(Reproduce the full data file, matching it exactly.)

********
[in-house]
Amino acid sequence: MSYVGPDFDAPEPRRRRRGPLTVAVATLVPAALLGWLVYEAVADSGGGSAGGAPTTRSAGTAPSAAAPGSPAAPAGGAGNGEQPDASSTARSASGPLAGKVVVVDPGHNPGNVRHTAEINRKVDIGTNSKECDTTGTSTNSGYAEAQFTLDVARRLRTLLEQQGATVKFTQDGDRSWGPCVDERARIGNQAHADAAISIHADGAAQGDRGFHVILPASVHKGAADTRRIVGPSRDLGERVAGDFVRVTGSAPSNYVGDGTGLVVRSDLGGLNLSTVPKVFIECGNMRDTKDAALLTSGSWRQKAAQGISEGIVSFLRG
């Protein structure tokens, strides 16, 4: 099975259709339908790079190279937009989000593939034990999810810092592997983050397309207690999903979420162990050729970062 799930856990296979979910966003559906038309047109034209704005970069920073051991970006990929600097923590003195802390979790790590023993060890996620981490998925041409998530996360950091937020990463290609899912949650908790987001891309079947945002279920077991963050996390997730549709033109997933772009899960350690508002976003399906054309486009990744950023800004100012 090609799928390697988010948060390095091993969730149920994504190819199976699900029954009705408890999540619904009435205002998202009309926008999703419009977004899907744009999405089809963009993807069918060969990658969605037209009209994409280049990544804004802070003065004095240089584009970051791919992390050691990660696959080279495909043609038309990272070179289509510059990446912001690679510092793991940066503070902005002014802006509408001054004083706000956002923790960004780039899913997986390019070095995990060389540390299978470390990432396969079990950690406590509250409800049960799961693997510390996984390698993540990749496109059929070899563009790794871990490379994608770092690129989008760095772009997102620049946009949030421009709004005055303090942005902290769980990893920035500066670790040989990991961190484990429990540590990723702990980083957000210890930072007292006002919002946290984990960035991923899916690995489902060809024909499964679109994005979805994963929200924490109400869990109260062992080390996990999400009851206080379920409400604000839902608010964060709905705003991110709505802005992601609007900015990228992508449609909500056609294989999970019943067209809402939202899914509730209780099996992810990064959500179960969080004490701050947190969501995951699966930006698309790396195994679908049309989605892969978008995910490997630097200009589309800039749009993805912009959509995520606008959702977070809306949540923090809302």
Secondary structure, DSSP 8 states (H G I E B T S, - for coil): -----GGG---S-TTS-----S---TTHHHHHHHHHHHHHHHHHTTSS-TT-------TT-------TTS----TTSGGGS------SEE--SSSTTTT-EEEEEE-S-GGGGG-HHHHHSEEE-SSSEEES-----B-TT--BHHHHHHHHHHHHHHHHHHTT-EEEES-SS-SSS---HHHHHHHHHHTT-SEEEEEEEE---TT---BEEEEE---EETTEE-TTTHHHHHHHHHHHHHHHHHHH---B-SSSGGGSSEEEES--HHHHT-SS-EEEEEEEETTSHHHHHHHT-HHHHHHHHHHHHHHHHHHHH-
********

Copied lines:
[in-house]
Amino acid sequence: MSYVGPDFDAPEPRRRRRGPLTVAVATLVPAALLGWLVYEAVADSGGGSAGGAPTTRSAGTAPSAAAPGSPAAPAGGAGNGEQPDASSTARSASGPLAGKVVVVDPGHNPGNVRHTAEINRKVDIGTNSKECDTTGTSTNSGYAEAQFTLDVARRLRTLLEQQGATVKFTQDGDRSWGPCVDERARIGNQAHADAAISIHADGAAQGDRGFHVILPASVHKGAADTRRIVGPSRDLGERVAGDFVRVTGSAPSNYVGDGTGLVVRSDLGGLNLSTVPKVFIECGNMRDTKDAALLTSGSWRQKAAQGISEGIVSFLRG
């Protein structure tokens, strides 16, 4: 099975259709339908790079190279937009989000593939034990999810810092592997983050397309207690999903979420162990050729970062 799930856990296979979910966003559906038309047109034209704005970069920073051991970006990929600097923590003195802390979790790590023993060890996620981490998925041409998530996360950091937020990463290609899912949650908790987001891309079947945002279920077991963050996390997730549709033109997933772009899960350690508002976003399906054309486009990744950023800004100012 090609799928390697988010948060390095091993969730149920994504190819199976699900029954009705408890999540619904009435205002998202009309926008999703419009977004899907744009999405089809963009993807069918060969990658969605037209009209994409280049990544804004802070003065004095240089584009970051791919992390050691990660696959080279495909043609038309990272070179289509510059990446912001690679510092793991940066503070902005002014802006509408001054004083706000956002923790960004780039899913997986390019070095995990060389540390299978470390990432396969079990950690406590509250409800049960799961693997510390996984390698993540990749496109059929070899563009790794871990490379994608770092690129989008760095772009997102620049946009949030421009709004005055303090942005902290769980990893920035500066670790040989990991961190484990429990540590990723702990980083957000210890930072007292006002919002946290984990960035991923899916690995489902060809024909499964679109994005979805994963929200924490109400869990109260062992080390996990999400009851206080379920409400604000839902608010964060709905705003991110709505802005992601609007900015990228992508449609909500056609294989999970019943067209809402939202899914509730209780099996992810990064959500179960969080004490701050947190969501995951699966930006698309790396195994679908049309989605892969978008995910490997630097200009589309800039749009993805912009959509995520606008959702977070809306949540923090809302």
Secondary structure, DSSP 8 states (H G I E B T S, - for coil): -----GGG---S-TTS-----S---TTHHHHHHHHHHHHHHHHHTTSS-TT-------TT-------TTS----TTSGGGS------SEE--SSSTTTT-EEEEEE-S-GGGGG-HHHHHSEEE-SSSEEES-----B-TT--BHHHHHHHHHHHHHHHHHHTT-EEEES-SS-SSS---HHHHHHHHHHTT-SEEEEEEEE---TT---BEEEEE---EETTEE-TTTHHHHHHHHHHHHHHHHHHH---B-SSSGGGSSEEEES--HHHHT-SS-EEEEEEEETTSHHHHHHHT-HHHHHHHHHHHHHHHHHHHH-